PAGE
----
This week's review of ad fraud and privacy in the digital advertising space.
CTV Ad Fraud Series: Philo, Paramount Network among biggest apparent victims of App ‘Spoofing’ on Roku & Amazon Fire TV in August 2022
Pixalate published a blog post outlining our latest update in the CTV Ad Fraud Series – an in-depth look into CTV ad spoofing. The report covers the CTV App Spoofing numbers for August.
Key takeaways include:
- Philo and Paramount Network were major apps that appeared on the list in August 2022, and appear to have had a major surge in being targeted for spoofing.
- Loop for Business, TVBAnywhere North America were other new entrants that were apparently significantly impacted by spoofing.
- Many apps - like Fox News, NBC Sports, and Bally Sports - seem to be constant targets and continue to be on the list from last month’s report.
Pixalate Releases First UK Child Online Safety Report for Mobile: 96% of Open Programmatic Ad-Supported Google & Apple Children’s Apps Share GPS or IP Address With Advertisers and Data Brokers
Pixalate released the first-of-its-kind Q2 2022 UK Online Child Safety Report: Google and Apple App Stores, examining the state of children’s privacy through the lens of the UK Children’s Code, finding 800k+ mobile apps across the Google & Apple app stores that are likely accessed by children under the age of 18. 64% of UK-based Children’s Apps in the Apple App Store request permission to access personal info.
Other key findings include:
- 68% of UK Children’s Apps are registered in unknown or undetermined countries.
- 96% of all open programmatic ad-supported Google & Apple UK Children’s Apps transmit GPS location or IP address with advertisers and/or data brokers in the ad bid stream, according to Pixalate.
DigiDay: With New FTC Suit Against Kochava, Industry Experts Weigh In on What it Means for Future of Ad Tech
Digiday interviewed Pixalate’s Senior Vice President for Public Policy, Ads Privacy and COPPA Allison Lefrak about new Federal Trade Commission actions against Kochava and how this case might affect the ad tech industry collectively.
“Allison Lefrak — who spent nearly a decade as an attorney at the FTC focused on privacy and identity protection — noted a part of the FTC’s complaint that suggests Kochava should have created a blacklist for locations related to the types of data addressed in the lawsuit. Now senior vice president of public policy and ads privacy at Pixalate, Lefrak said recent actions suggest the agency is indicating an increased interest in going after the “commercial surveillance” industry.”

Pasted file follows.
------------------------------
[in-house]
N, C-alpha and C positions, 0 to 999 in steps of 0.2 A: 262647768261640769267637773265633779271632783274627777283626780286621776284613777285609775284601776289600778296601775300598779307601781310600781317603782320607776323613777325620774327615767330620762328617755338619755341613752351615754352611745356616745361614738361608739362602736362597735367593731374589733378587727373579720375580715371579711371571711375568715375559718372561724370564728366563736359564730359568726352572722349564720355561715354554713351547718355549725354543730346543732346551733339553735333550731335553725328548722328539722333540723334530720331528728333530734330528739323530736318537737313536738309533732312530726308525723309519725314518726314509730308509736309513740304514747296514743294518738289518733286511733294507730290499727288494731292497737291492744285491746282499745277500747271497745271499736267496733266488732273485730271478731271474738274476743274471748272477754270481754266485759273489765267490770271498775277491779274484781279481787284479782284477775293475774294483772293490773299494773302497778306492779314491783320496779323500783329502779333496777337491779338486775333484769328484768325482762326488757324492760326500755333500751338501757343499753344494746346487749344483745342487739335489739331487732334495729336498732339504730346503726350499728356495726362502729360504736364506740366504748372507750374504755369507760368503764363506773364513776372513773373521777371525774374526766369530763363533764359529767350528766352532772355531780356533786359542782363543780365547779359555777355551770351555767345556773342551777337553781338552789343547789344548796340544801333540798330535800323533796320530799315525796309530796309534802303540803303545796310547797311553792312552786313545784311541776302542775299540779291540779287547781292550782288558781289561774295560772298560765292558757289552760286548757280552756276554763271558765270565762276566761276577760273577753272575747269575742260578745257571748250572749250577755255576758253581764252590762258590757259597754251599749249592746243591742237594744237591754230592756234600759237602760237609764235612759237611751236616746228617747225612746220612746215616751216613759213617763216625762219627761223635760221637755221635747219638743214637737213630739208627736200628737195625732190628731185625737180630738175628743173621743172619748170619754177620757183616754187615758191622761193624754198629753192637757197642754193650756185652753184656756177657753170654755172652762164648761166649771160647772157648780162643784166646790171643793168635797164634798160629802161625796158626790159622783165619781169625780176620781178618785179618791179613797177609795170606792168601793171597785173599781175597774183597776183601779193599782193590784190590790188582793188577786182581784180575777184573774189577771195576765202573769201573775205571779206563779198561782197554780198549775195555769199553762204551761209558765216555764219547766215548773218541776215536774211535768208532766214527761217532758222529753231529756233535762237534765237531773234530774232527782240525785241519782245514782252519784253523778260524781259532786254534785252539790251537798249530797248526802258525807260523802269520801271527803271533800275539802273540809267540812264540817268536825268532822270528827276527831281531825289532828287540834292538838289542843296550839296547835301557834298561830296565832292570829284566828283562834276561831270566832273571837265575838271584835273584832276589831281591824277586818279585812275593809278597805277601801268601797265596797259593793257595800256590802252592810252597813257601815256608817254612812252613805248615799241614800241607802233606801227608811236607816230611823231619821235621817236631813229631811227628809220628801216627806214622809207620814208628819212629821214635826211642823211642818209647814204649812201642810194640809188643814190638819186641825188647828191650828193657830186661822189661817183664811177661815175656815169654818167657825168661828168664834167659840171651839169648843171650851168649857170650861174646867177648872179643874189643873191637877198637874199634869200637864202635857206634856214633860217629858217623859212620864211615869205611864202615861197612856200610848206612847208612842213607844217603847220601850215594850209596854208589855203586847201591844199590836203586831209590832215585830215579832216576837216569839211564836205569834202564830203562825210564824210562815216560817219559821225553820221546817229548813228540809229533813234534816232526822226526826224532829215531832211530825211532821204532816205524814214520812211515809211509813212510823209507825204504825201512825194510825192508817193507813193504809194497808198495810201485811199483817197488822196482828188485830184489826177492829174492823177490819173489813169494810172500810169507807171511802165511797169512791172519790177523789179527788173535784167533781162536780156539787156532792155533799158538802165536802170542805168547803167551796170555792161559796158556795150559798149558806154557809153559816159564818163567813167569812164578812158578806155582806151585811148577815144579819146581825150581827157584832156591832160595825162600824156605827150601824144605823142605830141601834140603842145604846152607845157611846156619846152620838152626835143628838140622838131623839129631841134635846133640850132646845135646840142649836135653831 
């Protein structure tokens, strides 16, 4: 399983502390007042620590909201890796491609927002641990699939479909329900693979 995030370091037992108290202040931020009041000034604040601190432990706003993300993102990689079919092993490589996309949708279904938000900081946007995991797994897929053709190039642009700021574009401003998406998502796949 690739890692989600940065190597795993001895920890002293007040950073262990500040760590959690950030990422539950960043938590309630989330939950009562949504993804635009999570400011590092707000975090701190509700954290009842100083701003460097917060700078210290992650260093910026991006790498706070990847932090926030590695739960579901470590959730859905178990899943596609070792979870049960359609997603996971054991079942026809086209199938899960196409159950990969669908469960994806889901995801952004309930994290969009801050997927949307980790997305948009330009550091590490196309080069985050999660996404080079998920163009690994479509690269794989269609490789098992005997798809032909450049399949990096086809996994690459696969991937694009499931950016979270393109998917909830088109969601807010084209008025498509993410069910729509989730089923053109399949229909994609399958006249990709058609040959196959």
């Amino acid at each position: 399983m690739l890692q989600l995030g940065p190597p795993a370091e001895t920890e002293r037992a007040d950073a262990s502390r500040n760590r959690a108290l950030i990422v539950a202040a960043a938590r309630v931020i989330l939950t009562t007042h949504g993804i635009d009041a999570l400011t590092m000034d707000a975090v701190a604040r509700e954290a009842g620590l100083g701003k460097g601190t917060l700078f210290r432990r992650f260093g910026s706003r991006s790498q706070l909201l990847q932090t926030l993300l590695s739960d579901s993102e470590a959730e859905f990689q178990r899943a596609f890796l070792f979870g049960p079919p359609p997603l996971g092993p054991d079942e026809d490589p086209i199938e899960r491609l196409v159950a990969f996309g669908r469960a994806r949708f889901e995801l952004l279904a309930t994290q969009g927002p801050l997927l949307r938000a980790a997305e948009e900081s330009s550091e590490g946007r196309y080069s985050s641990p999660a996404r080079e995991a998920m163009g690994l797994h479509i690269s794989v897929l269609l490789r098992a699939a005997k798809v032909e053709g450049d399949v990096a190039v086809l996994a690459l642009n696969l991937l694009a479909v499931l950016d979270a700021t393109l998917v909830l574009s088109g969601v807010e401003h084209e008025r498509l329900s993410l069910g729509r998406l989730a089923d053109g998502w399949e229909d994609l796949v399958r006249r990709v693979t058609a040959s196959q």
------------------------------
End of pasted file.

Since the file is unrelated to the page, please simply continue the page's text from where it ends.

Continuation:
“‘If I were an ad-tech data broker, I’d get on this blacklist recommendation,’ Lefrak said.”
POLITICO: As Federal Privacy Bill Gains Traction, Pelosi Worries About Effect on California Law
POLITICO reports that U.S. House Speaker Nancy Pelosi (D-CA) has expressed issues with the American Data Privacy and Protection Act, which would preempt and possibly weaken privacy laws that California has passed on its own. Pelosi and other members of the California delegation argue that the bill must have caveats to protect state privacy laws already in place. Currently five states - California, Colorado, Connecticut, Utah and Virginia—have passed comprehensive consumer privacy measures.
One of the bill’s co-sponsors Rep. Frank Pallone (D-NJ) argues that the bill will not receive the bipartisan support it needs to pass if exceptions are made for individual states. Pelosi indicated that she will continue to work with Pallone to address the concerns presented by California representatives.
Ad Age: FTC Sues Ad Tech Firm Kochava Leaving Questions About Future for Entire Industry
Ad Age details a lawsuit brought forth by the U,S, Federal Trade Commission against ad tech firm Kochava accusing the firm of selling location data that could be used to determine if an individual visited an abortion care provider and other personal health data. The lawsuit is the first of its kind and is being seen as a test case to whether the FTC will bring forward more “commercial surveillance” cases.
With the FTC taking a more aggressive approach to the sale of consumer information recently and conversations about privacy practices across the industry are taking the stage in both state and federal government chambers, the ad tech industry is being put on notice.